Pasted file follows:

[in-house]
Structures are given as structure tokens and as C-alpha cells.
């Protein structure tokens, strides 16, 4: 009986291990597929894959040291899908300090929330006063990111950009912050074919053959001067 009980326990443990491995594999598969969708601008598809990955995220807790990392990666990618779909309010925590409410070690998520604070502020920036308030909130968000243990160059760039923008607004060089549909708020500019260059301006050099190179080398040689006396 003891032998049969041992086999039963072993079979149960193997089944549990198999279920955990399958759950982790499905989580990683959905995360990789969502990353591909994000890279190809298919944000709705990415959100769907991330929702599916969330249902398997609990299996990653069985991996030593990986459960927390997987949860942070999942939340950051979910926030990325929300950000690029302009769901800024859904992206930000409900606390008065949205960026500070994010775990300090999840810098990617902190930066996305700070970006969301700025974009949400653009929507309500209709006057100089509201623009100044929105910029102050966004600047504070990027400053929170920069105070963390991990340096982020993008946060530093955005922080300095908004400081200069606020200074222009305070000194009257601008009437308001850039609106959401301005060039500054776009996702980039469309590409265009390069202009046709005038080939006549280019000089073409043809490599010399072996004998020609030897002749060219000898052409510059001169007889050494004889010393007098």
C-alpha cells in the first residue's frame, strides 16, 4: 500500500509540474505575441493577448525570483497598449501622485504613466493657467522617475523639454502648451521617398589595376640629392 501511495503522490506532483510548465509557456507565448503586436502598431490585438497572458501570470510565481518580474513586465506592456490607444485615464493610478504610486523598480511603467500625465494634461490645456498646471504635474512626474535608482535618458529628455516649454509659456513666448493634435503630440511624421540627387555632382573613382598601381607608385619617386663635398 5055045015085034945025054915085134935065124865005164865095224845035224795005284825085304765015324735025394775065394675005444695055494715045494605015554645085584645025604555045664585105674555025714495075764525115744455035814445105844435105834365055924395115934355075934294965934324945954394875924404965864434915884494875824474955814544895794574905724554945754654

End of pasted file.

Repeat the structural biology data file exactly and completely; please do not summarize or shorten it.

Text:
[in-house]
Structures are given as structure tokens and as C-alpha cells.
């Protein structure tokens, strides 16, 4: 009986291990597929894959040291899908300090929330006063990111950009912050074919053959001067 009980326990443990491995594999598969969708601008598809990955995220807790990392990666990618779909309010925590409410070690998520604070502020920036308030909130968000243990160059760039923008607004060089549909708020500019260059301006050099190179080398040689006396 003891032998049969041992086999039963072993079979149960193997089944549990198999279920955990399958759950982790499905989580990683959905995360990789969502990353591909994000890279190809298919944000709705990415959100769907991330929702599916969330249902398997609990299996990653069985991996030593990986459960927390997987949860942070999942939340950051979910926030990325929300950000690029302009769901800024859904992206930000409900606390008065949205960026500070994010775990300090999840810098990617902190930066996305700070970006969301700025974009949400653009929507309500209709006057100089509201623009100044929105910029102050966004600047504070990027400053929170920069105070963390991990340096982020993008946060530093955005922080300095908004400081200069606020200074222009305070000194009257601008009437308001850039609106959401301005060039500054776009996702980039469309590409265009390069202009046709005038080939006549280019000089073409043809490599010399072996004998020609030897002749060219000898052409510059001169007889050494004889010393007098």
C-alpha cells in the first residue's frame, strides 16, 4: 500500500509540474505575441493577448525570483497598449501622485504613466493657467522617475523639454502648451521617398589595376640629392 501511495503522490506532483510548465509557456507565448503586436502598431490585438497572458501570470510565481518580474513586465506592456490607444485615464493610478504610486523598480511603467500625465494634461490645456498646471504635474512626474535608482535618458529628455516649454509659456513666448493634435503630440511624421540627387555632382573613382598601381607608385619617386663635398 5055045015085034945025054915085134935065124865005164865095224845035224795005284825085304765015324735025394775065394675005444695055494715045494605015554645085584645025604555045664585105674555025714495075764525115744455035814445105844435105834365055924395115934355075934294965934324945954394875924404965864434915884494875824474955814544895794574905724554945754654